This article’s central argument is that when a social and political milieu is itself perpetuating or fostering harms, it is not enough simply to speak about reparations. Those reparations need to be transformative. The purpose of transformative reparations is not to return victims to the status quo ante bellum and to lives that may have already been blighted by poverty and discrimination. Rather, the aim is ‘to change or “transform”’ the circumstances in which they live, and thus to respond to past harms within the framework of a broader temporal whole. As one interviewee emphasized earlier this year, ‘You see, there are so many of us who had to leave our homes, our jobs and children. Now we have to rebuild everything, we have to… be reborn’.
The concept of transformative reparations, however, is not a stand-alone concept; an individual’s circumstances cannot be transformed in the absence of wider social transformation. Margaret Urban Walker argues against ‘the most ambitiously transformative aims’, maintaining that such an agenda threatens to bypass or displace reparative justice as a distinct and distinctly victim-centered ideal…’. Yet, a victim-centred ideal is inherently problematic because it neglects the wider social ecologies – including families, communities, local institutions and belief systems – that shape victims’ everyday lives. Illustrating this point, one interviewee emphasized: ‘For a long time I’d forgotten all my dreams – I had to start dreaming again’. Giving monetary reparations to an individual victim will have limited transformative effects in this regard if the social environment does not encourage him/her to dream – or facilitate the realization of those dreams.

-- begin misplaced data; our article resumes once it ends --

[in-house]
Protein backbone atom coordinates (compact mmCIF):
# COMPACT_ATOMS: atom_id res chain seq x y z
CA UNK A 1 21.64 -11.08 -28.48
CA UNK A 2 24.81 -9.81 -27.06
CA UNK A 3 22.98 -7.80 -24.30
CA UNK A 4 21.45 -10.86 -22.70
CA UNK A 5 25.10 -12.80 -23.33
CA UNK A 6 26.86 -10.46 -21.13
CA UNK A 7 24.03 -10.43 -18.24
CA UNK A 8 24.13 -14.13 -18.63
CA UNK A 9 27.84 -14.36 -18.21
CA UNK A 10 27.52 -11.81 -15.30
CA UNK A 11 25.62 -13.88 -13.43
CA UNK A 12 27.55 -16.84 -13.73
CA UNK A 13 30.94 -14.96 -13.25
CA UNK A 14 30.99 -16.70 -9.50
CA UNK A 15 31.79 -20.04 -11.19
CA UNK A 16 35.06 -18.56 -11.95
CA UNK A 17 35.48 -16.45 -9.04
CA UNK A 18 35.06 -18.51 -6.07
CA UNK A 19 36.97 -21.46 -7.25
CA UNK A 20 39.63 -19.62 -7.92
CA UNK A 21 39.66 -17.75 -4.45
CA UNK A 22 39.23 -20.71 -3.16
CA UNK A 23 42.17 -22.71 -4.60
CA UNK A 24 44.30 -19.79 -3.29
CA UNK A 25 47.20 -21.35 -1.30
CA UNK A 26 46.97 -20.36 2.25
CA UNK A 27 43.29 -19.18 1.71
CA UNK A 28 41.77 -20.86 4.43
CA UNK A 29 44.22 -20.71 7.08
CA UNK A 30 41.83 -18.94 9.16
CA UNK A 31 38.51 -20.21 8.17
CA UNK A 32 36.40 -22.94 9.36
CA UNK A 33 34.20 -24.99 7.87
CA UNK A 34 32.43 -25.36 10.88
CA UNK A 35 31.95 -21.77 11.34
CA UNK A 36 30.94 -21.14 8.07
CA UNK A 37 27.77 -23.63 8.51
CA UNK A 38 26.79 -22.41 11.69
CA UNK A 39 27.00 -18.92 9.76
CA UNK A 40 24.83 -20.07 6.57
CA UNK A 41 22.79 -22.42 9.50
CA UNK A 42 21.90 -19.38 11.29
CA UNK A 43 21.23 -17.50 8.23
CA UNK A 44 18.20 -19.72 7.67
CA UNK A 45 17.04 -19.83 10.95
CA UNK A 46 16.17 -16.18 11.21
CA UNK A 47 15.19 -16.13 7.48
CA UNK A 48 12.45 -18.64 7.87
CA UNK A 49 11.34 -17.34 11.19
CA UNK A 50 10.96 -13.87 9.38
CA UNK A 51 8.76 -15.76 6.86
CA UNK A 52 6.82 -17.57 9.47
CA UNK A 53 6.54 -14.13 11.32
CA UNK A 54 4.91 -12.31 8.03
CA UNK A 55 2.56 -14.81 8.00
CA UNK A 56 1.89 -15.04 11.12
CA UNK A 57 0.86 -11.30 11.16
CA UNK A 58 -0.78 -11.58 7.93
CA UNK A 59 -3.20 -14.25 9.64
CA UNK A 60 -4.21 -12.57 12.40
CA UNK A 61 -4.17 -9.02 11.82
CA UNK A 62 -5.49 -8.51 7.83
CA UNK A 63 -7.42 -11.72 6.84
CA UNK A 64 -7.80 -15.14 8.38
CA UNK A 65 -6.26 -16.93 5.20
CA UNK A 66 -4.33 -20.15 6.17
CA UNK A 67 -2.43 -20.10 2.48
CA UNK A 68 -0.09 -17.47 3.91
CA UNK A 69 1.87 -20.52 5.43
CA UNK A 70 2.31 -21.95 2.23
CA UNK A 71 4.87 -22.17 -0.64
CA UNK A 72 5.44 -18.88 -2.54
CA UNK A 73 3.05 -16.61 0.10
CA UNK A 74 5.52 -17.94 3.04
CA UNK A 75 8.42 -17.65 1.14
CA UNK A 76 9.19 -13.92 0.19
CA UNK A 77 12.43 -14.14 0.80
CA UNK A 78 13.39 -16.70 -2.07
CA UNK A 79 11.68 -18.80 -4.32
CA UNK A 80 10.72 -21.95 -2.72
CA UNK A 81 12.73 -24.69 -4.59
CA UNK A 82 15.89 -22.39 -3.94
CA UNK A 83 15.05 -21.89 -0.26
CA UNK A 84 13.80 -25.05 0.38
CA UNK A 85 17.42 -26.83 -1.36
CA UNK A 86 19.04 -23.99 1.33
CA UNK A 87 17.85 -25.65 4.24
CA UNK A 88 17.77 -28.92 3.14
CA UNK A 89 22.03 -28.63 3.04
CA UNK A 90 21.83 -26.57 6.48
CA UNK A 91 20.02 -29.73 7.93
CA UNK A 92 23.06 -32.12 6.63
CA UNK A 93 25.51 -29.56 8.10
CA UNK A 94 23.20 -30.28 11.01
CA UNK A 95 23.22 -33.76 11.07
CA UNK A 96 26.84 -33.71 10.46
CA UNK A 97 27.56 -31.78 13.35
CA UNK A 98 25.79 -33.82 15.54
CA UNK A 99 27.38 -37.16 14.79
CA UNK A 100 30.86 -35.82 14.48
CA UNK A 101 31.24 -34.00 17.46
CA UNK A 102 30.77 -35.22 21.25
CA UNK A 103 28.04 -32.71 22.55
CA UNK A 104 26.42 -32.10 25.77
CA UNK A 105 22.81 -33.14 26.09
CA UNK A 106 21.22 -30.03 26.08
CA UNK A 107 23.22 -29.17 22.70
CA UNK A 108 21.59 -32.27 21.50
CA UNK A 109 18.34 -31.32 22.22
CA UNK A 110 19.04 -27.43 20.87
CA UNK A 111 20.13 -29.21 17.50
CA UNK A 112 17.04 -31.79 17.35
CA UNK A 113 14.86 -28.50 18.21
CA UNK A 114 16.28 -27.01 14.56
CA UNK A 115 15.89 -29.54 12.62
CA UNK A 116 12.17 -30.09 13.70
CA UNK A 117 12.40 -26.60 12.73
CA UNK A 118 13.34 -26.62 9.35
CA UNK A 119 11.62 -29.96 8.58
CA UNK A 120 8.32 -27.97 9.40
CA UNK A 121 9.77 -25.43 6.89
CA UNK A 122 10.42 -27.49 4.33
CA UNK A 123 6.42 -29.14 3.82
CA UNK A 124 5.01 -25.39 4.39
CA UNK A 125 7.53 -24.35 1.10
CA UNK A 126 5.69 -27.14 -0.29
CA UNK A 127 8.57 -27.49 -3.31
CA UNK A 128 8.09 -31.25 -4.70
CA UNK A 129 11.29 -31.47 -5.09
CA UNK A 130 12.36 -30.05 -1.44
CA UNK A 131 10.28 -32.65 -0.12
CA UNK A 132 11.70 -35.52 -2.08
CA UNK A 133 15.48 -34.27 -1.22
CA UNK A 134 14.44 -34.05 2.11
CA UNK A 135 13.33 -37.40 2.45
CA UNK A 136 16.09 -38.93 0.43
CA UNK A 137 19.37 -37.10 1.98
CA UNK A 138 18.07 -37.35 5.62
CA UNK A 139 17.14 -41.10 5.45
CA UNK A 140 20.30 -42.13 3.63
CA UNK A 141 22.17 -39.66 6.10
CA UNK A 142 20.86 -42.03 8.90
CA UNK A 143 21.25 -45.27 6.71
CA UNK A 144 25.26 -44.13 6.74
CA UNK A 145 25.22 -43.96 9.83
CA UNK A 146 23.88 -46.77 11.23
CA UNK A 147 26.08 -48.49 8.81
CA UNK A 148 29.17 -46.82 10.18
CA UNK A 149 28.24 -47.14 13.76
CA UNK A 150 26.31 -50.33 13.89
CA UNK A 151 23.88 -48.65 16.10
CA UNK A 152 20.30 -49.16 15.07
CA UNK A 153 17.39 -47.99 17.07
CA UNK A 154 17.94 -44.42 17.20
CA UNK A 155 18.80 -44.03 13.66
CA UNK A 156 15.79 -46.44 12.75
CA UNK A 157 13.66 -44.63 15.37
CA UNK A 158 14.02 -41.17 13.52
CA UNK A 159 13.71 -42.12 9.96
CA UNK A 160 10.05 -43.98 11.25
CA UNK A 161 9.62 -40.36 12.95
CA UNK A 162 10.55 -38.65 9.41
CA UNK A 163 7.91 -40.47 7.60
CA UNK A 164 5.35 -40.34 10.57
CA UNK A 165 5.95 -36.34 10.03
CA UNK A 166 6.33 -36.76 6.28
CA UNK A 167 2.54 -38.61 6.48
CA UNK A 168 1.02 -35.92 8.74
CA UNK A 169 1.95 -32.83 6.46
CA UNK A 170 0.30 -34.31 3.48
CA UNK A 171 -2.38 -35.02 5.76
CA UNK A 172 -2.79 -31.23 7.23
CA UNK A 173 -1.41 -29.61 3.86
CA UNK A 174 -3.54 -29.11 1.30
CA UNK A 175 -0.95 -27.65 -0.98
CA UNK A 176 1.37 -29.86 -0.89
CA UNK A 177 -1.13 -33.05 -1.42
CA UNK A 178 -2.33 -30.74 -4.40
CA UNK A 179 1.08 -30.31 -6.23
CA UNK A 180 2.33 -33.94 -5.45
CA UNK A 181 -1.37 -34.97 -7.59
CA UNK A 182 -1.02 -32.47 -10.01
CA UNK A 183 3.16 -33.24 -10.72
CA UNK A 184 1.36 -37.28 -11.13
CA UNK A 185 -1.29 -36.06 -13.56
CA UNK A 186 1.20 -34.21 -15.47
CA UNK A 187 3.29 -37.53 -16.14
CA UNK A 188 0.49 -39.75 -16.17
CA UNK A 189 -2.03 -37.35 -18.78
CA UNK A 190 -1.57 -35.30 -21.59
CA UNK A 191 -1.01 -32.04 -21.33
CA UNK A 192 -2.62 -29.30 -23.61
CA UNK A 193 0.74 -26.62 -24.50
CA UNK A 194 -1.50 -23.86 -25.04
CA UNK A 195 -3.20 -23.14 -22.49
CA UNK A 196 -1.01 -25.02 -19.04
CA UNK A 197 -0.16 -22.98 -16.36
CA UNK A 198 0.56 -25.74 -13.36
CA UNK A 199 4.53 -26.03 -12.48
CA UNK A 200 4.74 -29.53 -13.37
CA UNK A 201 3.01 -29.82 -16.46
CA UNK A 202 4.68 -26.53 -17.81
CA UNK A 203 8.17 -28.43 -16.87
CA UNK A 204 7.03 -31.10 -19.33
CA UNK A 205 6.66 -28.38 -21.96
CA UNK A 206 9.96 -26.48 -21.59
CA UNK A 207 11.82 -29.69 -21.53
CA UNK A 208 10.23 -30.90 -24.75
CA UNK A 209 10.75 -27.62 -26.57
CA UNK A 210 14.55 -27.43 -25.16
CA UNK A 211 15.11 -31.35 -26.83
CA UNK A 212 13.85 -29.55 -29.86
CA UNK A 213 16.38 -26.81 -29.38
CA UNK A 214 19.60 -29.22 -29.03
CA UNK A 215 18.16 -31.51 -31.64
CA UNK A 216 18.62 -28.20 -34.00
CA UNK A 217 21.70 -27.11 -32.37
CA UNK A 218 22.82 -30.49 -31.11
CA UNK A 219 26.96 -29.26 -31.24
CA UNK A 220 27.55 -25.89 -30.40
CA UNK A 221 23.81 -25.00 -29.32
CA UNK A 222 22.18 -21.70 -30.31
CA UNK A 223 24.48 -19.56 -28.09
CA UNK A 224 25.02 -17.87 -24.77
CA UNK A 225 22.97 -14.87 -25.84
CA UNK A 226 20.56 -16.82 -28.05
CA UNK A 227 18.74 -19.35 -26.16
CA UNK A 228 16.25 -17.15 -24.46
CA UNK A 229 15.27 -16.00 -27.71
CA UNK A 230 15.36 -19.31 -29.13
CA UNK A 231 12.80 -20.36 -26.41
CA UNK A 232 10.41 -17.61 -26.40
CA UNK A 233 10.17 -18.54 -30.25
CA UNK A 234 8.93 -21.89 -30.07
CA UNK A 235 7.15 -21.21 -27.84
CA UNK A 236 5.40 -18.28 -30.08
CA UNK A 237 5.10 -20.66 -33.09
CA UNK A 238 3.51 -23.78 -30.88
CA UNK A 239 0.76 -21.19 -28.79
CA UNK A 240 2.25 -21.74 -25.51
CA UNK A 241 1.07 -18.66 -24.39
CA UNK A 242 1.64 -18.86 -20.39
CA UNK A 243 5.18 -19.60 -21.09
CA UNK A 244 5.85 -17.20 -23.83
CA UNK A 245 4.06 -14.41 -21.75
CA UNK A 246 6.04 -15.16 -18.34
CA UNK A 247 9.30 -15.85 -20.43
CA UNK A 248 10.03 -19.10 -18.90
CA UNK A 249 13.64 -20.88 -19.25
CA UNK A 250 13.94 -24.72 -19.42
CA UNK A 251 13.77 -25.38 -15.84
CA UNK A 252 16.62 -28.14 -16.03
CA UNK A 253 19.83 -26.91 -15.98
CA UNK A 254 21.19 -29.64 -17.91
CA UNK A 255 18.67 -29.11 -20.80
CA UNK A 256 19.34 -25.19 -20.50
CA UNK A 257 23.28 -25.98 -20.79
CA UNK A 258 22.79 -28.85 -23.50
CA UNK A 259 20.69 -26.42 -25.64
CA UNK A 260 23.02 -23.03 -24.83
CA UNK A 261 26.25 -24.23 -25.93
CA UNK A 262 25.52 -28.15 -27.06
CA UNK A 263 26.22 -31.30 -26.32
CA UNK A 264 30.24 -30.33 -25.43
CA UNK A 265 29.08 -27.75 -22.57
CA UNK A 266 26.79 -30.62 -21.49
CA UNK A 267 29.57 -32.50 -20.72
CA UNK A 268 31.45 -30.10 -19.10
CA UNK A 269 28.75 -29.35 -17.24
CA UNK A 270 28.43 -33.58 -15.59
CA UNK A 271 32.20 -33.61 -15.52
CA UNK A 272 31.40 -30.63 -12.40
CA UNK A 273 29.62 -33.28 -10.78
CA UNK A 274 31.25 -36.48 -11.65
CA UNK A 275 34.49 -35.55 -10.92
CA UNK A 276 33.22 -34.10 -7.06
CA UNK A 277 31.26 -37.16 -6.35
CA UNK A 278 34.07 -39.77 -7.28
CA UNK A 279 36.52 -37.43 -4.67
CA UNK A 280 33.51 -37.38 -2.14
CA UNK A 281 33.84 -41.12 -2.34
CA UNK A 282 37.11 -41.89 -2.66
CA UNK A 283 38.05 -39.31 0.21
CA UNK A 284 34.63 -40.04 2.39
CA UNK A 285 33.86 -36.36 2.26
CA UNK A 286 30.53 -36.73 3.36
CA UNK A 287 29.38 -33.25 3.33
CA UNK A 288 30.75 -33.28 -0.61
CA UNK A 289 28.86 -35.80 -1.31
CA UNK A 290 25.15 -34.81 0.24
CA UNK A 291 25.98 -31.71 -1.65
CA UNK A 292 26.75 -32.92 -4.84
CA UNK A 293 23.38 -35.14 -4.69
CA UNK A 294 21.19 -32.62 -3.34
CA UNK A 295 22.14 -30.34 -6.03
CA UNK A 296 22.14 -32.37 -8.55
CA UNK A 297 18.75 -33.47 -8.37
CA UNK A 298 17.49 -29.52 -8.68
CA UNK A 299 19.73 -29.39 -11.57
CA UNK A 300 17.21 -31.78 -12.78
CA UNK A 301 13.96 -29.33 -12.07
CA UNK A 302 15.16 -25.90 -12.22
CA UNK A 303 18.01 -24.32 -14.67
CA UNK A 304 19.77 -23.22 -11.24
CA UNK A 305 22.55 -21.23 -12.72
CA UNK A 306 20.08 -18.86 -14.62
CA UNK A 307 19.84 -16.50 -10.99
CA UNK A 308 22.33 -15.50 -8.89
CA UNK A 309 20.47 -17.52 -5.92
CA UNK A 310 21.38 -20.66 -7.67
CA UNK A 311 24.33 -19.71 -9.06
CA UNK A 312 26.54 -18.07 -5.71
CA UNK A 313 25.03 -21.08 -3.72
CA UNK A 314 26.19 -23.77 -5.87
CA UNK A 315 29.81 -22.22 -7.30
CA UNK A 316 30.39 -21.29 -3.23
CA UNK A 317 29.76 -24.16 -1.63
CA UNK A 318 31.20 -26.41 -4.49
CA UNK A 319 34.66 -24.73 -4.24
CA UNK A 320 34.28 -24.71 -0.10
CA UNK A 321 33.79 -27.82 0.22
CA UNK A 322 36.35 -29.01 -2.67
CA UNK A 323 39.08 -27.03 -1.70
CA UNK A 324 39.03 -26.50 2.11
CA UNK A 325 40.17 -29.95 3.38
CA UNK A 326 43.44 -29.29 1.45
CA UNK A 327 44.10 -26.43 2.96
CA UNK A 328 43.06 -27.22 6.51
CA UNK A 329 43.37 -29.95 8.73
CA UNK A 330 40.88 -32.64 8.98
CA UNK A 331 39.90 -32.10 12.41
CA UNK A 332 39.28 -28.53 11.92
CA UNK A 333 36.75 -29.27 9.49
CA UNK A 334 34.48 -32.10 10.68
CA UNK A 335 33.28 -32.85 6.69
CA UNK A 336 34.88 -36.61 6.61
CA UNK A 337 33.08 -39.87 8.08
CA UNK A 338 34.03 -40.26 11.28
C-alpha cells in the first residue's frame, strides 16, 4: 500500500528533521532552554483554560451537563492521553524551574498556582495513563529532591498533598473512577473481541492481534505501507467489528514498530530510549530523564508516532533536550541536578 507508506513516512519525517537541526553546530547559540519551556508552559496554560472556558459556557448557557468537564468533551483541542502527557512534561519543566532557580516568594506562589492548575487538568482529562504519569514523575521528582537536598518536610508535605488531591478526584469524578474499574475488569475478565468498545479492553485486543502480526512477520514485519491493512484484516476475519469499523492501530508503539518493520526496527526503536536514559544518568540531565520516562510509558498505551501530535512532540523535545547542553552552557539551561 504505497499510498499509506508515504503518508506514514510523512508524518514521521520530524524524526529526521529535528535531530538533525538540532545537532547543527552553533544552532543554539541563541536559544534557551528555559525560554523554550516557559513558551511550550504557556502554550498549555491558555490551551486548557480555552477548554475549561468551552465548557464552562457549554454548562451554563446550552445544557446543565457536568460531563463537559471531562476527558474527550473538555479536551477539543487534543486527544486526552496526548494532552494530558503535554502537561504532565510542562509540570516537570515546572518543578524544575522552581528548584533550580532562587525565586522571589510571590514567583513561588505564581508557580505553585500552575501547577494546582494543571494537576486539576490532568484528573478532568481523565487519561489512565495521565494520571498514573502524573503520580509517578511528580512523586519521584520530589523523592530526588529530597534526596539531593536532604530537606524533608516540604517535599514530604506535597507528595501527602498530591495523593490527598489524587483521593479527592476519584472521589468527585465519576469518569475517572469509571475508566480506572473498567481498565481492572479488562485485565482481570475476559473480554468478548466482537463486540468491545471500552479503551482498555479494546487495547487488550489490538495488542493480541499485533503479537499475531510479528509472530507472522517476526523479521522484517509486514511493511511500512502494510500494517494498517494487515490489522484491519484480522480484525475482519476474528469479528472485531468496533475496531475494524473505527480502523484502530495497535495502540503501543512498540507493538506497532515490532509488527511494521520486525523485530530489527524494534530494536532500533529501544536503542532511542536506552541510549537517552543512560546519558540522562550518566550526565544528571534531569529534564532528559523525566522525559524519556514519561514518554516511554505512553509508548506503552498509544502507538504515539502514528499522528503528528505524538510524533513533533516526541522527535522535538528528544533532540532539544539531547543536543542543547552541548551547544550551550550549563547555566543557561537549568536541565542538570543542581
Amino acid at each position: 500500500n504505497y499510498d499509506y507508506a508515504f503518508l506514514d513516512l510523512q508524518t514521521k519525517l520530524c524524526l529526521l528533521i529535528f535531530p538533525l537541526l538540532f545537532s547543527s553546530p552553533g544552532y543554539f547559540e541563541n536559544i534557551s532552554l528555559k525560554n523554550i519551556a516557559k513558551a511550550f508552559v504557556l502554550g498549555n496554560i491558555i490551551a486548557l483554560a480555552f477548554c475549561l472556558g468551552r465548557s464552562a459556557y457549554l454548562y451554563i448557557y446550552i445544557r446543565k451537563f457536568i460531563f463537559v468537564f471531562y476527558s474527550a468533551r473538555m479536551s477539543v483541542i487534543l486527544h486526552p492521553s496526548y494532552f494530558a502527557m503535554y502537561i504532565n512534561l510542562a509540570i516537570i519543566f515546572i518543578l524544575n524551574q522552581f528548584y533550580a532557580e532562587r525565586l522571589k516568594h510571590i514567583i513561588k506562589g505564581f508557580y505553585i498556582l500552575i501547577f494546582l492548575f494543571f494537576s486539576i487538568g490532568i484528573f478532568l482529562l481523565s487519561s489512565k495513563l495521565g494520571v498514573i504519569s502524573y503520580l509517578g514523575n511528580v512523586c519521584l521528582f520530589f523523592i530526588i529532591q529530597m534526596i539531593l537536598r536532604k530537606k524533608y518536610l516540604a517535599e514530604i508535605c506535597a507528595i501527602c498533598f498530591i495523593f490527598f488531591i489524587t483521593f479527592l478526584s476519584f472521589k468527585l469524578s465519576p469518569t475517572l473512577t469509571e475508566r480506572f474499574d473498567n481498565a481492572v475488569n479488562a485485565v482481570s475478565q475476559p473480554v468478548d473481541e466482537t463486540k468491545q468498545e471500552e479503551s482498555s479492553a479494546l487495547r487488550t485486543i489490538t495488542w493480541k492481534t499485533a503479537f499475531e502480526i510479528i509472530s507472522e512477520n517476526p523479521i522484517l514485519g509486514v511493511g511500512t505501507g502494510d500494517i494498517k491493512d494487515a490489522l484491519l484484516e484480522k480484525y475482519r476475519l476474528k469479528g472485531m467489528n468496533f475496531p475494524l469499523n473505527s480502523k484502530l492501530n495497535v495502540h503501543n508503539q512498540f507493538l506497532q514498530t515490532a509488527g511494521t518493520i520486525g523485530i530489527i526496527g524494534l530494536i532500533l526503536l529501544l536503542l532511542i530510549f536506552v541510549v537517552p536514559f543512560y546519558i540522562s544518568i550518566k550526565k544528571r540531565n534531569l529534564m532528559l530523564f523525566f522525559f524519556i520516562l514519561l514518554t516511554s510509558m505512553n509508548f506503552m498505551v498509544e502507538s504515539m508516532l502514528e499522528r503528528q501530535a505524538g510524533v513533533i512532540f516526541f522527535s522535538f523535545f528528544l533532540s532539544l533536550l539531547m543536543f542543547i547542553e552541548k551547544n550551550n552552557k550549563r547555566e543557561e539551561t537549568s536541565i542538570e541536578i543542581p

Ongoing violence is not an obstacle to successful transitional justice